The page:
2.) Plans are not set in stone: Personally, when I make a plan with someone (especially a group) I expect to follow through on the arrangements as discussed (unless there is a prior change of plan). For Spaniards, it seems that things take a much more fluid approach. Plans to go to the feria for lunch can turn into botellón-ing* at home until 10:30pm! Typically, I keep the mindset that “whatever happens, happens” as you simply cannot predict the changes of events that will occur with Spaniards.

However, this has been extremely difficult when my boyfriend comes in from out of town to join a plan and then it falls apart in front of our eyes. I have to admit that I am not the most assertive of people when it comes to these situations, especially because I feel like the outsider and that speaking up about the way I want to do it means not adapting to the Spanish way. At the same time, sometimes the 'Spanish way' (of the younger generation) means not attending the festival until the late hours and therefore missing out on the traditional aspects, so I guess you have to pick your battles.

3.) Getting drunk and saving money is always of the essence: Of course, this is most stereotypically characteristic of the university crowd (but keep in mind that, for most Spaniards I meet at least, that mentality tends to stick around until marriage). I’m all for a good, economical time as well, don’t get me wrong. Still, I find that Spaniards take it to a whole new level. And when you come from a country where a liter of beer from the chino costs 1 or 2€, can you blame them? It’s understandable, but just be aware of what you sign yourself up for.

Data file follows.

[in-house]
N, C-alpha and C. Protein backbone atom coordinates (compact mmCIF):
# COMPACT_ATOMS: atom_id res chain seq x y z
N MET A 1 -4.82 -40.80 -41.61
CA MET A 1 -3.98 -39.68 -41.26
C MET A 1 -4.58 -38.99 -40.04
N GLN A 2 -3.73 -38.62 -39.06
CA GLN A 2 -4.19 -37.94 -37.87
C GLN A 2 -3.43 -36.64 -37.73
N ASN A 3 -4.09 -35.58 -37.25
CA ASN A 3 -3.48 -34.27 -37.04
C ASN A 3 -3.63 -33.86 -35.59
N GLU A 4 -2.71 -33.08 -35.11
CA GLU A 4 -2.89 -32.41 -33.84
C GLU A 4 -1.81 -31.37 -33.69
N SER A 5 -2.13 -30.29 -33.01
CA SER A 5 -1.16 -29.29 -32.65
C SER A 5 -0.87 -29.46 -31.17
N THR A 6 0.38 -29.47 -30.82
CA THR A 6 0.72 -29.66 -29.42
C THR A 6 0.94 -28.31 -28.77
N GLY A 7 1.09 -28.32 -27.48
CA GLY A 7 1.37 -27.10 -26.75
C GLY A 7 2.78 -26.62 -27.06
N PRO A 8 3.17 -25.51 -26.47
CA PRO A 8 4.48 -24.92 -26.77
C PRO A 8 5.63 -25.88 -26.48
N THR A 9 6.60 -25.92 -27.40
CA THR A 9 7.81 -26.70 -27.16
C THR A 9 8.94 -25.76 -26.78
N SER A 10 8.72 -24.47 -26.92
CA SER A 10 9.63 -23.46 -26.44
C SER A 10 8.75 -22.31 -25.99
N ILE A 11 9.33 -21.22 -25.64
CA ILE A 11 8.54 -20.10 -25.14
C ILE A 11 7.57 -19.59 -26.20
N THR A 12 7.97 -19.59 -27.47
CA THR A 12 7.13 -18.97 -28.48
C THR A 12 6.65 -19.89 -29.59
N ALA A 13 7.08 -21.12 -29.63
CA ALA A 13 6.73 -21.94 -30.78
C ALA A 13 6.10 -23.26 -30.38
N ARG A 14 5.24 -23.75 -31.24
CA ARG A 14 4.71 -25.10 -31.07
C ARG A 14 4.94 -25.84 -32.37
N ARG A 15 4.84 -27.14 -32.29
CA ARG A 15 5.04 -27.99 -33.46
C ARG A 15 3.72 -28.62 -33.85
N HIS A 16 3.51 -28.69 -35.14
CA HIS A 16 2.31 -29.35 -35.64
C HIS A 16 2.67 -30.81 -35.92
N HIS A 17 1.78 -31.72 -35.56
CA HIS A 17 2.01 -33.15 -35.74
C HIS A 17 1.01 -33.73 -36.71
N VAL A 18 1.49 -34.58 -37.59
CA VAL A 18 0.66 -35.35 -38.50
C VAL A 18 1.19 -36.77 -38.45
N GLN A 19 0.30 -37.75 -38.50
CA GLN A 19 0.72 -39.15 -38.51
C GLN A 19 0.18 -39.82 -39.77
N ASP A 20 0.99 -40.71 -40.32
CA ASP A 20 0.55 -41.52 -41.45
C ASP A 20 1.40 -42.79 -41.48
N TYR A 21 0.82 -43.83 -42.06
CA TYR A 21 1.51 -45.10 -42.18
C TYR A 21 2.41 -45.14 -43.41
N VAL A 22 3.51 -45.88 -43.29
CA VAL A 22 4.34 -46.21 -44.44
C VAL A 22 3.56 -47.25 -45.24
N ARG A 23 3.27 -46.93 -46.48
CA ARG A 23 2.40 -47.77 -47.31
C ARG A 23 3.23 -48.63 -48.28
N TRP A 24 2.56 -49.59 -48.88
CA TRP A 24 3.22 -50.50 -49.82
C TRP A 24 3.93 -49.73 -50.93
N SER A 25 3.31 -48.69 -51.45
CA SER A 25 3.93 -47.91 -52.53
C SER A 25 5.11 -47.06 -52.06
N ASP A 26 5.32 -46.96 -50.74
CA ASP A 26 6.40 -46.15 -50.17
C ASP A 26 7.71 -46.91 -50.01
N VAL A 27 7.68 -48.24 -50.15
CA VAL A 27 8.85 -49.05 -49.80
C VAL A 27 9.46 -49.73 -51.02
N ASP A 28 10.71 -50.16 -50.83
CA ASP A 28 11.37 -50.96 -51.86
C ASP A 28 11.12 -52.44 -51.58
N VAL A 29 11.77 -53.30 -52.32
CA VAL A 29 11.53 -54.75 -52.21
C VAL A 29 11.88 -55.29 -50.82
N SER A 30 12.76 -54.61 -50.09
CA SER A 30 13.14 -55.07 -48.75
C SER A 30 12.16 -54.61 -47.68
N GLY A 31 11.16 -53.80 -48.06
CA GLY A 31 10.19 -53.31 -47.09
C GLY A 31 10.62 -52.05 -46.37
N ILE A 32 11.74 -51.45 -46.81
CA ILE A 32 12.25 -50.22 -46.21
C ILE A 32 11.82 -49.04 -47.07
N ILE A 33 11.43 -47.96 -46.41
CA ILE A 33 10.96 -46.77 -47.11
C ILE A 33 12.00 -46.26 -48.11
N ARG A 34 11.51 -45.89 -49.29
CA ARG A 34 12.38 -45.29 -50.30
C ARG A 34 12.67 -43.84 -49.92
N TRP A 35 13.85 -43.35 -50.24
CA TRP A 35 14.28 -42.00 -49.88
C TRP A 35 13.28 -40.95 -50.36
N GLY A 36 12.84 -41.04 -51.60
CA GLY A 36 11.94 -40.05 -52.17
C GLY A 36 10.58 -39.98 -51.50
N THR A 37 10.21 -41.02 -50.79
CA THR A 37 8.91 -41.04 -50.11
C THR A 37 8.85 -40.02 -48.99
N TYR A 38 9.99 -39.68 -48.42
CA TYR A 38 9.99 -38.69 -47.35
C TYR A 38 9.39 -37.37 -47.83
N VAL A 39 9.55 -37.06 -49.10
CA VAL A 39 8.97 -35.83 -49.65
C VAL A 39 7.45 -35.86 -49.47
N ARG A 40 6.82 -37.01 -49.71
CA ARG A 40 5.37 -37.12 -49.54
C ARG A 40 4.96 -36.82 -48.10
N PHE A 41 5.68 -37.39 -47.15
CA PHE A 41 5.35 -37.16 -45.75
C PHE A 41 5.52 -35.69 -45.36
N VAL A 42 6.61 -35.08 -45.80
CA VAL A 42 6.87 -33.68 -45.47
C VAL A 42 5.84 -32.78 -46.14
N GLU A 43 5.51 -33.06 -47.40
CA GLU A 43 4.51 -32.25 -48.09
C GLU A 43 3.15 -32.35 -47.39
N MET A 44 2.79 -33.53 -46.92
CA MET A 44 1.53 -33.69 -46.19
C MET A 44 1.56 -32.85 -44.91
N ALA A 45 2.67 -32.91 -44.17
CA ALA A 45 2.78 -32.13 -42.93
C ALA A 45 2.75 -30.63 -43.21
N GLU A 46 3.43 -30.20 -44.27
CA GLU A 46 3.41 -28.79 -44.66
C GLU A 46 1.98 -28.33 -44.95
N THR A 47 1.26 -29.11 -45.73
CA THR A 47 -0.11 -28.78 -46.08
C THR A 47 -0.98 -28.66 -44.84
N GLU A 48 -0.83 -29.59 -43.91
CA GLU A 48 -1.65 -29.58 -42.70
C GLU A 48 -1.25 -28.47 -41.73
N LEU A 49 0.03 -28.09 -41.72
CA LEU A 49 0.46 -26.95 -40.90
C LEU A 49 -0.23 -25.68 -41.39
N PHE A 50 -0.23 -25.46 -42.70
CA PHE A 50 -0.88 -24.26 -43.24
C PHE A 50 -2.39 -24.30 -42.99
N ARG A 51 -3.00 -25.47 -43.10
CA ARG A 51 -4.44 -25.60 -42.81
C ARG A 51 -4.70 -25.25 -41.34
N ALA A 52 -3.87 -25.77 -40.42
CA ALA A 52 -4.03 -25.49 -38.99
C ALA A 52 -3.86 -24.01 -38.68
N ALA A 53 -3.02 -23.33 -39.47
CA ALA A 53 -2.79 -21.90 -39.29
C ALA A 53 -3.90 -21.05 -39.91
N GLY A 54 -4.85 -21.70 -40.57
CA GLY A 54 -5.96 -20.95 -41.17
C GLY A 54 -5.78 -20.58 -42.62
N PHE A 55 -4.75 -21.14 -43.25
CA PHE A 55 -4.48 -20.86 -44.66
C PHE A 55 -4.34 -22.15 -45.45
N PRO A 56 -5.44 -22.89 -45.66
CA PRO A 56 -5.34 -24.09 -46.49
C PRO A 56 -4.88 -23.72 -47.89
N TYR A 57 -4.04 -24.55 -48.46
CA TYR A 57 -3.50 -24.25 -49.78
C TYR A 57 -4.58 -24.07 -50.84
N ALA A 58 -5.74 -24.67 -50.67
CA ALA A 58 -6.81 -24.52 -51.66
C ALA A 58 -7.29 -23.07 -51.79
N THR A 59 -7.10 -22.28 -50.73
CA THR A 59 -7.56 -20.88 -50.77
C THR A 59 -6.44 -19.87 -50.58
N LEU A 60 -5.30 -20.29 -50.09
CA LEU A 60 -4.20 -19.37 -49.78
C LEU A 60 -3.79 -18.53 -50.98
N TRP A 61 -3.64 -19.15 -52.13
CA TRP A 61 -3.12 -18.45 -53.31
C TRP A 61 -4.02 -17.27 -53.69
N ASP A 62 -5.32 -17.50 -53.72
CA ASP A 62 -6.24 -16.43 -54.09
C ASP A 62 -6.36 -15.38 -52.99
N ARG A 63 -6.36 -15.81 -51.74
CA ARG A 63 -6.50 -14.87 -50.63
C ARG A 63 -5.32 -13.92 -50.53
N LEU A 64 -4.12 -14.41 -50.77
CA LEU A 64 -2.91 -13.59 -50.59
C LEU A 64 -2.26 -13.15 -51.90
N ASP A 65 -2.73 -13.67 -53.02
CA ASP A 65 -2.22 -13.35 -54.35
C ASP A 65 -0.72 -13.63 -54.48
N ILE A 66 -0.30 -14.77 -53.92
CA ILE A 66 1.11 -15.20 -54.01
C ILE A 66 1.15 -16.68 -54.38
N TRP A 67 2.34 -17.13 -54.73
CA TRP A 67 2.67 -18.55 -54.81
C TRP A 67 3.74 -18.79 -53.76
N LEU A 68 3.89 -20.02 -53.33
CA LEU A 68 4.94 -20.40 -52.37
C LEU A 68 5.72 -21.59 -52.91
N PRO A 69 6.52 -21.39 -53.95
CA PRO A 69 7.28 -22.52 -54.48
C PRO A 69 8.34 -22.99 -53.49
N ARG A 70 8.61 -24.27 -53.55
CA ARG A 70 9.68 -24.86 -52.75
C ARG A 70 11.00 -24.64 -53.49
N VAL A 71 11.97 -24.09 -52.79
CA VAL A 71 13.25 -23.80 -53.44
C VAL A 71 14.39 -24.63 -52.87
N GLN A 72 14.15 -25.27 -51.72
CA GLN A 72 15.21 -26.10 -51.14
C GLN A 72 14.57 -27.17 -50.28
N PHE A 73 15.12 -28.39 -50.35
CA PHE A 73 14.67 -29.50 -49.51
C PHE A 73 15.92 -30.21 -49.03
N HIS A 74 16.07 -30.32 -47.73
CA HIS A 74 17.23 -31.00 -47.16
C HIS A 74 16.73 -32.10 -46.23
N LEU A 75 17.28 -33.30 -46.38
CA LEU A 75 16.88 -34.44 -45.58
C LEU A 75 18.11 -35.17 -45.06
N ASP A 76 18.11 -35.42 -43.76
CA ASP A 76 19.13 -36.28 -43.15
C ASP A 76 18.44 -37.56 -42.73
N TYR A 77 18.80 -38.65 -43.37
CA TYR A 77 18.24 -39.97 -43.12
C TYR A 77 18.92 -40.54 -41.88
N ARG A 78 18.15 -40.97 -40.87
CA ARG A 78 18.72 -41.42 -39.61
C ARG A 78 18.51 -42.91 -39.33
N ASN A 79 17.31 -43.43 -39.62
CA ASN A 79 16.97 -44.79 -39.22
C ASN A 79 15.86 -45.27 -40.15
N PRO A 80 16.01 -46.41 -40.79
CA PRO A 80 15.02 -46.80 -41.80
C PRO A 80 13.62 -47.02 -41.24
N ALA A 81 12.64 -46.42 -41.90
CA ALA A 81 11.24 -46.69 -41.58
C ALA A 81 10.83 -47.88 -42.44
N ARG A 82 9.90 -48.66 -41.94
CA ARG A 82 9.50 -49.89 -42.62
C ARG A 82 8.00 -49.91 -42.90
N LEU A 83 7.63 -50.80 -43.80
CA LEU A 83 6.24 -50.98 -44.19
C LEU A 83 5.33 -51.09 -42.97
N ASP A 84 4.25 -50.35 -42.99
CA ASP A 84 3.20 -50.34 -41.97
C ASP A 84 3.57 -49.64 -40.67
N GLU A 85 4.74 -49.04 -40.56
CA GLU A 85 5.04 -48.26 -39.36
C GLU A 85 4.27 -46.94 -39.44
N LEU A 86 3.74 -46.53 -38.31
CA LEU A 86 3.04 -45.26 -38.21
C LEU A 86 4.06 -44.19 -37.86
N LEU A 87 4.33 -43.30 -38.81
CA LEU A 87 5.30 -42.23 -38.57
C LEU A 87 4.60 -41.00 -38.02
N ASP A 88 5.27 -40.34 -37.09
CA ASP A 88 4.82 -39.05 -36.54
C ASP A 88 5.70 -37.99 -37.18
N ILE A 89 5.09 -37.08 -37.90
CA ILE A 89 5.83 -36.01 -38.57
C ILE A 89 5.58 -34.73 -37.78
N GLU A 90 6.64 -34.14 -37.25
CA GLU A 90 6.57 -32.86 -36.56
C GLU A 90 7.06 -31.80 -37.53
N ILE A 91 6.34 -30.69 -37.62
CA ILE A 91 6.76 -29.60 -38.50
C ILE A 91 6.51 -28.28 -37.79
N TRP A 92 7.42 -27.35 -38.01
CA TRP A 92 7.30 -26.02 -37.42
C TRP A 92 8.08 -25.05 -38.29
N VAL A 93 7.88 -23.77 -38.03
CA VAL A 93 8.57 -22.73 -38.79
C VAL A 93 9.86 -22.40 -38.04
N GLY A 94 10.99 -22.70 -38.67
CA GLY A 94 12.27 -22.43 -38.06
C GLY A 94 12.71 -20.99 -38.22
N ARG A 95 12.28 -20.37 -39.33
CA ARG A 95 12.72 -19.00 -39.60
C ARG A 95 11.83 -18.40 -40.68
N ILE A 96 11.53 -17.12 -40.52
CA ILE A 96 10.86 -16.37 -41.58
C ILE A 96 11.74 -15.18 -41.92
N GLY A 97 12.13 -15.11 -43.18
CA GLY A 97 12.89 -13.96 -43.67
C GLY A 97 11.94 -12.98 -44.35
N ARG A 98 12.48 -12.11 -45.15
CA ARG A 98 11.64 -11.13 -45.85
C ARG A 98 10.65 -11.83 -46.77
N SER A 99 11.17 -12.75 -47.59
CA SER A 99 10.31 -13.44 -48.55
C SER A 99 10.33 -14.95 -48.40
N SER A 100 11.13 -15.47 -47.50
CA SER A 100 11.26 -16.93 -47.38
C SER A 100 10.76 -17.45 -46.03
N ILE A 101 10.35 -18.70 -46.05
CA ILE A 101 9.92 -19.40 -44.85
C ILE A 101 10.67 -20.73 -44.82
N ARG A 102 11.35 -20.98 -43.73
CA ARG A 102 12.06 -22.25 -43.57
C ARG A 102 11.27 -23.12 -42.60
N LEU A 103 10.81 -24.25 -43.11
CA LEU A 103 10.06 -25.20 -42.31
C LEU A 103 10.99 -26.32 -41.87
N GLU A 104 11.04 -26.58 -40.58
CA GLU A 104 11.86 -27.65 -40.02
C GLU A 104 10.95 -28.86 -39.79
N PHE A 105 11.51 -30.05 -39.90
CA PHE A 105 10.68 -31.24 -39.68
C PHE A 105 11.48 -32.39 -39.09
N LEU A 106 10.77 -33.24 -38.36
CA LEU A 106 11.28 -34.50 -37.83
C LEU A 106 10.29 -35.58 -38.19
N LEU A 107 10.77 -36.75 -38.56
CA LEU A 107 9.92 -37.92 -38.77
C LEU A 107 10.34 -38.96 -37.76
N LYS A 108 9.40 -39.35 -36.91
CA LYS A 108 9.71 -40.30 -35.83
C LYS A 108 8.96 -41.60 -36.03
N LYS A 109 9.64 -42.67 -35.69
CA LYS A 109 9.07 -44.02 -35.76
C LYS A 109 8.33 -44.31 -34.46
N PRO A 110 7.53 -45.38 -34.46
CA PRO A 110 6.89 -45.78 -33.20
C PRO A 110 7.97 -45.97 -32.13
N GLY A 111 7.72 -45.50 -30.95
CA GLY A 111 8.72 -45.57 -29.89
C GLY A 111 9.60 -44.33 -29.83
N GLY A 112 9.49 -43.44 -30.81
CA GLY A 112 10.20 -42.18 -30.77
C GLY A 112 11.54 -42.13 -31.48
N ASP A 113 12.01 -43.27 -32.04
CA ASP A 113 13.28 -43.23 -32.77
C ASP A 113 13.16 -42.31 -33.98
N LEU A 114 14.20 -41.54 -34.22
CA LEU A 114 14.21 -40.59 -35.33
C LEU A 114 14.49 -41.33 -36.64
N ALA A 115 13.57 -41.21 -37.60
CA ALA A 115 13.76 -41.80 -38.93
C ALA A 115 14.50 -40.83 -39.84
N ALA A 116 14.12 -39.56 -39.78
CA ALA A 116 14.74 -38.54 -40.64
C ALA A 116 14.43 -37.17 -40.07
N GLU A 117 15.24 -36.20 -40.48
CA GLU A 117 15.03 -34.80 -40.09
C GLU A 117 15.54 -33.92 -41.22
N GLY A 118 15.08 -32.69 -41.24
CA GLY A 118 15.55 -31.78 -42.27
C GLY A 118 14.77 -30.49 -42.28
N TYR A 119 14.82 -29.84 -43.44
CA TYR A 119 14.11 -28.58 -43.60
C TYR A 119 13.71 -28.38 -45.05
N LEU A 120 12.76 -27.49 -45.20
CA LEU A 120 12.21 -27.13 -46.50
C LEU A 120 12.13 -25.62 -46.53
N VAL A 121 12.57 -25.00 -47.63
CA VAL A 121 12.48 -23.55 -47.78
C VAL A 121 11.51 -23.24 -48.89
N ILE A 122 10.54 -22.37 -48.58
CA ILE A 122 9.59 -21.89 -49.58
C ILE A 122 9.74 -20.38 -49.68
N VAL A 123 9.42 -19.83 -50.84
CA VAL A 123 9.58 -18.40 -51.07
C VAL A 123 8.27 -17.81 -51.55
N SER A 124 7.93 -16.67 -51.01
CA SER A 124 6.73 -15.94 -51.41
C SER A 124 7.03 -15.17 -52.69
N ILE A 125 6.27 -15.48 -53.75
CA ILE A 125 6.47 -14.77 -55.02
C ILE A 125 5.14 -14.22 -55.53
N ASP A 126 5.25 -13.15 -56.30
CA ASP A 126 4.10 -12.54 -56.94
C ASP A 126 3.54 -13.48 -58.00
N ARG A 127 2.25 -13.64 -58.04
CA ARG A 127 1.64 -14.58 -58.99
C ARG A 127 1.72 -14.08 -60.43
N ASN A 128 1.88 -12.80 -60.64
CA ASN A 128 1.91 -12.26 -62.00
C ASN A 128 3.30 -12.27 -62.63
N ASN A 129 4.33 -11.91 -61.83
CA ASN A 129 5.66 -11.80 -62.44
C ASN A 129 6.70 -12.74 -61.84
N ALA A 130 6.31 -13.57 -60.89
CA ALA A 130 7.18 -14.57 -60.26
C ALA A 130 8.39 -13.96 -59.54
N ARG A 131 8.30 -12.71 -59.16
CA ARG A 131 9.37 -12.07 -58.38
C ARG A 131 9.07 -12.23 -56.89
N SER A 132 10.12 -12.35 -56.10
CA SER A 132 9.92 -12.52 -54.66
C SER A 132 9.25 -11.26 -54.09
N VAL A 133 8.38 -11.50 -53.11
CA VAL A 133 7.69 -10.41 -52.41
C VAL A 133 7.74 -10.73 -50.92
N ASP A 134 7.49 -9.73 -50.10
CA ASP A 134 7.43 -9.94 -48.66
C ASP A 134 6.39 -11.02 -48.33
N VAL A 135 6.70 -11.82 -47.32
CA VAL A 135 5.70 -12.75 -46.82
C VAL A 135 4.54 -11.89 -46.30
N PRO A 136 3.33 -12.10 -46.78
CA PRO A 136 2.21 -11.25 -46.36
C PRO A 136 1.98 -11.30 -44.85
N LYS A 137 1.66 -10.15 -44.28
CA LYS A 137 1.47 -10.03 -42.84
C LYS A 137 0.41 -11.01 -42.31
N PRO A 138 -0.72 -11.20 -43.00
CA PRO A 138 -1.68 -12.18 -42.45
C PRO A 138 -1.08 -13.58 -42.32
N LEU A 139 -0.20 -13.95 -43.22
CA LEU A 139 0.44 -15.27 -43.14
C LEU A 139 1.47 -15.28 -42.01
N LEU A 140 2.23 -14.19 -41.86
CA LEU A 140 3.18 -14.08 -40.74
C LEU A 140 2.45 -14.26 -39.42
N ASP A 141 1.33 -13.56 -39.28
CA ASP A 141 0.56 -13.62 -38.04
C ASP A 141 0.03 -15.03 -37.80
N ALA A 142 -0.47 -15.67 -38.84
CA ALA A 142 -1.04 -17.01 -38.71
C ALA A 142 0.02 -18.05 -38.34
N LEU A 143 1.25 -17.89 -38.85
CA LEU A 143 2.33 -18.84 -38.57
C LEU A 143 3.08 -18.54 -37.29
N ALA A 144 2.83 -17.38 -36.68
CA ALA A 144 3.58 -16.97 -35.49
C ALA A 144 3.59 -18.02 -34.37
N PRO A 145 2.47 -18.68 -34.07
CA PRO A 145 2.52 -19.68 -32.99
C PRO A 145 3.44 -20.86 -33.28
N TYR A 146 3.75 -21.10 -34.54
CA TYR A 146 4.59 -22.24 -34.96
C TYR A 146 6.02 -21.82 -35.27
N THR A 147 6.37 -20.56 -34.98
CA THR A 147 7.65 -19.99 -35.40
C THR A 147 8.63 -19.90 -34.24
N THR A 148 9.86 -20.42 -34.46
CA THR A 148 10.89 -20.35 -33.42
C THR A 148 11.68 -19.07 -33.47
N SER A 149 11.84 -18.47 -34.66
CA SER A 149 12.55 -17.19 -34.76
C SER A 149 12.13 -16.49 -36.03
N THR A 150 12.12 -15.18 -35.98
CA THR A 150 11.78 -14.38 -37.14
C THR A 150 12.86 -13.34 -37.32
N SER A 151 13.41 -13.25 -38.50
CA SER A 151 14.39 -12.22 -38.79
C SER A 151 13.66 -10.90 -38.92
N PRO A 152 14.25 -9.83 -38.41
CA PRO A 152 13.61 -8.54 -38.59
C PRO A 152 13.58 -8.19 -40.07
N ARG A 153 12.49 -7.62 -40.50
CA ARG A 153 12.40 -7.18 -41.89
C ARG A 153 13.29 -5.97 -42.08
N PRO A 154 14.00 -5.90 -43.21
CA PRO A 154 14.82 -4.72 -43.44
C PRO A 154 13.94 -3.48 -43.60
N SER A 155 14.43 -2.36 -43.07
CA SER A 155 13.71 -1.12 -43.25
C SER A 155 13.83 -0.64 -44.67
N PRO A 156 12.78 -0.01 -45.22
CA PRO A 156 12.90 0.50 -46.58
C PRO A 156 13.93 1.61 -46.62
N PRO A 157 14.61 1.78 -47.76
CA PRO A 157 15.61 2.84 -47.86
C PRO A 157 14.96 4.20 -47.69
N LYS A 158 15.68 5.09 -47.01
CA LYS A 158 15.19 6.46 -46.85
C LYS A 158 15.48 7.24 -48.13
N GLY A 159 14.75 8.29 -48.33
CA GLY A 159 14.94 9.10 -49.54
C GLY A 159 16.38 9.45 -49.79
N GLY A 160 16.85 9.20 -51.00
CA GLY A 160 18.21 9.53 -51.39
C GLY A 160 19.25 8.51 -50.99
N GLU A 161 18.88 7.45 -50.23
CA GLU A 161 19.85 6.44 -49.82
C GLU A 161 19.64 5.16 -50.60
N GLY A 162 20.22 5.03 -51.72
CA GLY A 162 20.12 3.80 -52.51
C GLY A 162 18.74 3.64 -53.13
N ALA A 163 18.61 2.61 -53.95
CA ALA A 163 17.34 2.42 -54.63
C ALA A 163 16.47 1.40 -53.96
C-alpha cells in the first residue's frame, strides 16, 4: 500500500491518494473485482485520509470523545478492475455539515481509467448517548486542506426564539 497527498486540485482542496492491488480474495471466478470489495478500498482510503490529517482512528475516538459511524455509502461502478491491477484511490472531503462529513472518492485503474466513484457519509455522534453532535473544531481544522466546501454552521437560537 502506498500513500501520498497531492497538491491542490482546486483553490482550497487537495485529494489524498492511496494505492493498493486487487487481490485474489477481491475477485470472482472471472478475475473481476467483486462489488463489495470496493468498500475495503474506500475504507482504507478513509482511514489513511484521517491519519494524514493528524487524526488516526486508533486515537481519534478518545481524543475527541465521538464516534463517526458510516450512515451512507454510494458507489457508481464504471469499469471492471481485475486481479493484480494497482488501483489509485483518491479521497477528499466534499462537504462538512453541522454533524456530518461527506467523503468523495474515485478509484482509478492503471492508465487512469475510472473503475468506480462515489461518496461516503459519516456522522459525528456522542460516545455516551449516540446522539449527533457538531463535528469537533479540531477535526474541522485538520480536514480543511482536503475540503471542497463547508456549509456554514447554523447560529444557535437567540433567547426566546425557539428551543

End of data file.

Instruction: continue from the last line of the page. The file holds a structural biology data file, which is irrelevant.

Although no longer legal in most places around Spain, the young people here like to take advantage of a  botellón  in the streets when they can.

Although no longer legal in most places around Spain, the young people here like to take advantage of a botellón in the streets when they can.

If your Spanish friends want to meet at 11pm 'to go out,' simply know that this will most likely include 1-3 hours of botellón-ing before you get anywhere near a discoteca! Unless you have friends who are earning their own money, remember that the youth of Spain tend to live off of periodic deposits from mom and/or dad so they are always looking to save a bit of money. Spending 5€ on a copa at the bar simply isn’t gonna convince them when they can buy a bottle of cheap vodka at that cost. I find that this factor almost always affects the time and change of plans mentioned above.

So there you have it. Again, there is so much more going on in the Spanish planning (or lack thereof) thought process and this answer only scrapes at the surface. But if you’ve been frustrated about planning issues in the past, these three thoughts will likely help you put it all in perspective. Let us know if there’s anything else we could specifically shed light on!


*Botellón, literally translated as 'big bottle,' is a term that traditionally meant taking your bottles and drinking somewhere outdoors before truly 'going out.' As this practice has become illegal in more and more places across Spain, it has begun to be used for 'pre-gaming' that takes place at home as well.